Manhattan LSAT Noah

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Joined: Tue Oct 12, 2010 8:43 am

### Re: PT 20, Section 4, #11

I just put up an explanation on our forums:

The conclusion of this argument is that John worked M-Th at the insurance company. Why?

Because there were no holidays and he didn't take a vacation, and we know that if there's no holiday or vacation he works 4 days per week at the insurance company. Oh, also, on Fridays he works as a blacksmith. (What a diverse career!)

So, what's the gap(s)? It seems like a strong argument - hard to say! But, probably we've all added in the assumption that the 4 days have to be only during the weekdays - couldn't John work Saturday or Sunday? That's the issue that (D) addresses. Since the question is asking for a necessary assumption, let's use our negation test. If we negate (D), and have John working on Saturday and/or Sunday, since Friday is locked in at the blacksmith shop (smithy?) we'll need to have John take a day off between Monday and Thursday.

Let's look at the wrong answers:

(A) is out of scope - we know that John's not on vacation. Who cares how long he vacations for at other times?

(B) is tempting, but try negating it: at some point last week, John worked a half day. Perhaps that seems like it would disqualify a day, but the argument doesn't talk about full days or half days - for all we know, a half day is fine.

(C) is similar to (A) - it's about vacations, and we know he didn't vacation that week.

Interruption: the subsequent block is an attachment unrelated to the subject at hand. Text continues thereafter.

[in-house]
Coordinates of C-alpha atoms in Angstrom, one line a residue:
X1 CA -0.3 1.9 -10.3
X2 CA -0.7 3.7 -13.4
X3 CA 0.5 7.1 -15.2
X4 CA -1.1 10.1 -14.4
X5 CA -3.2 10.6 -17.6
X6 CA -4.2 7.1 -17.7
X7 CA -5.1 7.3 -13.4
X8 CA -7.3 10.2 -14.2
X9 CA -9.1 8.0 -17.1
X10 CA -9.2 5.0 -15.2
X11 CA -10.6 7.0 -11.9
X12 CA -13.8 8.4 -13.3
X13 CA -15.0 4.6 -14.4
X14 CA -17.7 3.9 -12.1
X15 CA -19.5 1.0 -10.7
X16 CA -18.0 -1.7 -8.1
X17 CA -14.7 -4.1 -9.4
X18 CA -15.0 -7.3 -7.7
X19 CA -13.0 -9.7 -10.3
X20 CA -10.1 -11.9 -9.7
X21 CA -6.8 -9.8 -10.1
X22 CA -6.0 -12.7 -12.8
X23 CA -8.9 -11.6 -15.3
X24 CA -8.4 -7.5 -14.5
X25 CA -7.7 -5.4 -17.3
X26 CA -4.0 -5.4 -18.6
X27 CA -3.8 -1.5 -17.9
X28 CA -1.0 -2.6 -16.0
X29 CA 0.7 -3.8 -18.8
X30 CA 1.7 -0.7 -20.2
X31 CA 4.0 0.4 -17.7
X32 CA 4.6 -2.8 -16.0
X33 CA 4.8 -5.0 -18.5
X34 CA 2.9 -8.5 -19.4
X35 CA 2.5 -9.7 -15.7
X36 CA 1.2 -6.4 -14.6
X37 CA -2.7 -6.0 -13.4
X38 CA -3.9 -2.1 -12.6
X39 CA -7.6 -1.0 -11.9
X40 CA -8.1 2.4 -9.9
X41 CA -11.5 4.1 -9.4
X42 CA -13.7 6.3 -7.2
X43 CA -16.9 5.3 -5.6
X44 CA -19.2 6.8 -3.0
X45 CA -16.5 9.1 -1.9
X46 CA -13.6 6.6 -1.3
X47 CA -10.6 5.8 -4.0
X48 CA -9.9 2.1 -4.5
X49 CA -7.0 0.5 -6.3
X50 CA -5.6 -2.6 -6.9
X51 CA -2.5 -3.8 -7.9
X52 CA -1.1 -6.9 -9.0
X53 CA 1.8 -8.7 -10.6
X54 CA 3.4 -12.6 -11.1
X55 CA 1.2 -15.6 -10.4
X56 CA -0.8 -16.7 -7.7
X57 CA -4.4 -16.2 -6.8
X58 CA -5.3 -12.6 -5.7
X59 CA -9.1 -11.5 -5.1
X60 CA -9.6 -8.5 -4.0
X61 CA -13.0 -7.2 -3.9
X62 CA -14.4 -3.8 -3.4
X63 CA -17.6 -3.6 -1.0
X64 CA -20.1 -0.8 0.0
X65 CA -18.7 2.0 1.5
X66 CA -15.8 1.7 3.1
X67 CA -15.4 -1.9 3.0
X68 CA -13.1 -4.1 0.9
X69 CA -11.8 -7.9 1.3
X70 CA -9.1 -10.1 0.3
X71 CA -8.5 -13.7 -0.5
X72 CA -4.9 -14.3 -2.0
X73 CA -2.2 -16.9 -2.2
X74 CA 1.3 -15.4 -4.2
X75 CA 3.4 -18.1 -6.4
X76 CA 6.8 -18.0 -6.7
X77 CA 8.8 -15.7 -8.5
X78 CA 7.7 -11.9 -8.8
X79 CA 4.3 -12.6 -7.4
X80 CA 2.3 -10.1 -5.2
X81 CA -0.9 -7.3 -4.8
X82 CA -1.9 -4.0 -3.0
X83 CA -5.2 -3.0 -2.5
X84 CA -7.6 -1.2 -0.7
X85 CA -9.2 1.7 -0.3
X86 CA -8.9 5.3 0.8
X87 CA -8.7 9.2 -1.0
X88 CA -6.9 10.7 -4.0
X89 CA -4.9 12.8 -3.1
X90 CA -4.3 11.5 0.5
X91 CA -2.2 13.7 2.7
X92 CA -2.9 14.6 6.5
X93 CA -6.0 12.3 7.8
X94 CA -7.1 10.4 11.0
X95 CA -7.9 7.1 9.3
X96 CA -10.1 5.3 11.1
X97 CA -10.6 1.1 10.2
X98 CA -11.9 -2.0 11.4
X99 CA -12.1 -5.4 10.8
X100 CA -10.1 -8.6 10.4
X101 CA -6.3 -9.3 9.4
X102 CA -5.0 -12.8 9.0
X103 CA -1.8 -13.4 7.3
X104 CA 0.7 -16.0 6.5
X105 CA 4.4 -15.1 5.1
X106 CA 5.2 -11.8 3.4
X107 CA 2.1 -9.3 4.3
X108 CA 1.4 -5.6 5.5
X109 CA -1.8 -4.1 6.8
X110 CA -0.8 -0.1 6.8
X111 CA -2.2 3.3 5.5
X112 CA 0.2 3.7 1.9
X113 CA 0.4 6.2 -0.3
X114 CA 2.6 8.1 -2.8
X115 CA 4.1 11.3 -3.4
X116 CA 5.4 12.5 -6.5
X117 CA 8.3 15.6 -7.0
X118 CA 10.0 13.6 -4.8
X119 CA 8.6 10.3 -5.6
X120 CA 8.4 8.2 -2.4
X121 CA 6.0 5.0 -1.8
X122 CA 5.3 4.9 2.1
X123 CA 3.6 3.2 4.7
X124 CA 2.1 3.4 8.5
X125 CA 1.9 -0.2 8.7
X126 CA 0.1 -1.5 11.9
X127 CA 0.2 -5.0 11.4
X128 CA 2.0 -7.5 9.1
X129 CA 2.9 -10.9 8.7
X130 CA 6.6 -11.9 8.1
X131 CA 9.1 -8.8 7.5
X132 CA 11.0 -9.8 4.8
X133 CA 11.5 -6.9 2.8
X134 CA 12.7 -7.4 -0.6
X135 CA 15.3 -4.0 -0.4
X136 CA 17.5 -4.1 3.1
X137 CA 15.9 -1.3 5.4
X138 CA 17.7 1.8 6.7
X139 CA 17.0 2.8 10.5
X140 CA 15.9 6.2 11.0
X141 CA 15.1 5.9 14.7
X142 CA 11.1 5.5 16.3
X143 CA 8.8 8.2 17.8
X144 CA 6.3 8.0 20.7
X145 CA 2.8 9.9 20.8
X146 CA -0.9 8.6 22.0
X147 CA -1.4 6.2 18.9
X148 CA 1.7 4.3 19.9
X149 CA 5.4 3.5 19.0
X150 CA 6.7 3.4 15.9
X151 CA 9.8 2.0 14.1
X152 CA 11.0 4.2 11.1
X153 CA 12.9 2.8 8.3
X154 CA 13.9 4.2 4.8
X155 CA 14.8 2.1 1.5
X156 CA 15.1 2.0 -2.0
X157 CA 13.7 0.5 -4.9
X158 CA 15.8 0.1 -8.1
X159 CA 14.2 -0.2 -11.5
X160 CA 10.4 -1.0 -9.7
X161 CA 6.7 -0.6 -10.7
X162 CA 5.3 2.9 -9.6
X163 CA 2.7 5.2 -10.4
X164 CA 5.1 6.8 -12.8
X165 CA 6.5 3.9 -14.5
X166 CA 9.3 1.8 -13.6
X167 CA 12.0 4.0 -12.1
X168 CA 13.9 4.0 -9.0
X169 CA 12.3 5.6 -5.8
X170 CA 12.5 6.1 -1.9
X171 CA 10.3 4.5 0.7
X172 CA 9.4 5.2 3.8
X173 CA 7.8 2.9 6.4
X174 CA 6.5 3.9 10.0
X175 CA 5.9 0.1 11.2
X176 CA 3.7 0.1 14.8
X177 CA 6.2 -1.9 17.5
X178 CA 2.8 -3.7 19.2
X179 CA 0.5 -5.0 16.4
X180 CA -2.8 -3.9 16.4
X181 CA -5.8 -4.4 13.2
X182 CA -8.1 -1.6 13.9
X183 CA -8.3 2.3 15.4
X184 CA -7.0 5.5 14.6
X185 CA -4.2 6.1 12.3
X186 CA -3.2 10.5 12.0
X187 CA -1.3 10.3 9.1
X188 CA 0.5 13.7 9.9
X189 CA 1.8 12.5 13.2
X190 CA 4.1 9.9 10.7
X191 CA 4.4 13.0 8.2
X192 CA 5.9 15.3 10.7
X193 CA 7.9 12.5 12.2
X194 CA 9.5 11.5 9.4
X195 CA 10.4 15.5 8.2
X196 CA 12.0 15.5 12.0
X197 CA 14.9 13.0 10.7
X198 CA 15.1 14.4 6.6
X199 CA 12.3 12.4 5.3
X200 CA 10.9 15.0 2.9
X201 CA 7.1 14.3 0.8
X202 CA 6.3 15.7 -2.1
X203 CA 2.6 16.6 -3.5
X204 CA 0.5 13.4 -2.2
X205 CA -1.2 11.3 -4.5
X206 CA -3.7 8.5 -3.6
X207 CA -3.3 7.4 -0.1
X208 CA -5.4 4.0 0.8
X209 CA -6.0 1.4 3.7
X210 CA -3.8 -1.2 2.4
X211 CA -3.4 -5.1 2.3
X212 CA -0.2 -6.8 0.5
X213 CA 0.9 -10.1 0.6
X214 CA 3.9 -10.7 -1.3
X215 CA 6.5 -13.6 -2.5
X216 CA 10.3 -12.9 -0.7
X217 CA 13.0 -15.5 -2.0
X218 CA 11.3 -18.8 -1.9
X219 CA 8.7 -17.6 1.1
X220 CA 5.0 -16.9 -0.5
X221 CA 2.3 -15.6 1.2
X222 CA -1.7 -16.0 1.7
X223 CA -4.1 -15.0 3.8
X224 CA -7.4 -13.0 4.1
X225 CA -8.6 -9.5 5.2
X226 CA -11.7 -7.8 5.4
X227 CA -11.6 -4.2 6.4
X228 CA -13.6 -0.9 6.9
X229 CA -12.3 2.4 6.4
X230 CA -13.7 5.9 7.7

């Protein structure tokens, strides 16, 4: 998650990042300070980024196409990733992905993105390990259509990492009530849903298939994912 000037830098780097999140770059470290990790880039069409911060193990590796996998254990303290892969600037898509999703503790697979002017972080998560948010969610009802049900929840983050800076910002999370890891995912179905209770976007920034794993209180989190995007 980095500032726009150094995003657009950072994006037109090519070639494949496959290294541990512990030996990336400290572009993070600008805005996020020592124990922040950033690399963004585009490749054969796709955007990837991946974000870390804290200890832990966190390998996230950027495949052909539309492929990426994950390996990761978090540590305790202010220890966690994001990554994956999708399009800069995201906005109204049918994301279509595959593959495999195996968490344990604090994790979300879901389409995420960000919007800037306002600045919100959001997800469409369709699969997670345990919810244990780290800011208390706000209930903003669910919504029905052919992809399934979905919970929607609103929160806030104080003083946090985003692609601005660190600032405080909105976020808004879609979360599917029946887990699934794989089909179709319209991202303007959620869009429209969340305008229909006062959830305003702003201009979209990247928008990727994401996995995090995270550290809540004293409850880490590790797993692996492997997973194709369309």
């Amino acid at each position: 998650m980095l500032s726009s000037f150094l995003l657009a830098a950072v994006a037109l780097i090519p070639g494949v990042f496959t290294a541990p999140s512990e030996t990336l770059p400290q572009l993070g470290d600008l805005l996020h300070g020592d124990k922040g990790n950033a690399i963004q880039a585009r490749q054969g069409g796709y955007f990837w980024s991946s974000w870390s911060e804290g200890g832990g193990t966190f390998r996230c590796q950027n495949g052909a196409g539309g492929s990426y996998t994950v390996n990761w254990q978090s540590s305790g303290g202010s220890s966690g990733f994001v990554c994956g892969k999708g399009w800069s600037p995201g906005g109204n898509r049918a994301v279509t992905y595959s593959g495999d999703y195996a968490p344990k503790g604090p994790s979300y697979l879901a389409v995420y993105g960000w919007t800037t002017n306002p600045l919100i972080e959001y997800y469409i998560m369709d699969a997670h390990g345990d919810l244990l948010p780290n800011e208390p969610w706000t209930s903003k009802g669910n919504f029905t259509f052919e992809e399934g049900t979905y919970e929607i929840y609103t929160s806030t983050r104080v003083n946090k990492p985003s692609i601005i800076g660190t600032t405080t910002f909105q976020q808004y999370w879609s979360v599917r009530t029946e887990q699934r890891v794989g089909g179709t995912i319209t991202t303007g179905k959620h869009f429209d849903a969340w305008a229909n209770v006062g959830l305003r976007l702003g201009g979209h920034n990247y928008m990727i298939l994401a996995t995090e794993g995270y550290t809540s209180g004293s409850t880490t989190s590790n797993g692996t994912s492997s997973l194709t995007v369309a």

(E) is super tempting! Its negated form seems to suggest that perhaps John worked Friday both as a blacksmith and an insurance agent. But, it actually doesn't specifically suggest that. If we negate (E) we learn that there were some days on which John worked both jobs. Which day? If it was Friday, that'd be a problem for our argument. But, if it were Tuesday, who cares? Then it'd be that John did insurance M-Th, and worked as a blacksmith Tuesday and Friday.

We need the negated form of a necessary assumption to do more than simply open up an opportunity to destroy the argument, we need it to definitively destroy the argument. In this case, it's OK if John does a double shift; it would not be OK if he did a double shift on Friday - but (E) doesn't tell us about Friday.

[edit: typo]

dsb83

Posts: 151
Joined: Wed Sep 01, 2010 3:57 pm

### Re: PT 20, Section 4, #11

Thanks for help, but it still seems to me that to be completely logically sound, the argument must assume that he does not double up on Friday. To make this assumption, it could either specify directly that he does not work both jobs on Friday or that he does not work both jobs any day. If this assumption is not made, then it's possible he doubled up on Friday and did not work in Insurance on M, T, W and Th. So even if D is assumed, without E, he does not have to work on MTWTh. I don't miss many LR anymore -- typically -0 or -1 on a PT -- but if I do miss one, I can usually see clearly why. I can't do that here. On the LSAT I would bubble in D and E. Oh well.

dsb83

Posts: 151
Joined: Wed Sep 01, 2010 3:57 pm

### Re: PT 20, Section 4, #11

Thanks for the help. I just got it. Similar to your explanation, Manhattan, E is not correct, because it is too broad of an assumption. It is not necessary to assume he does not work both jobs on any day, only that he does not work both on Friday. So the argument does not depend on (E) like it does (D).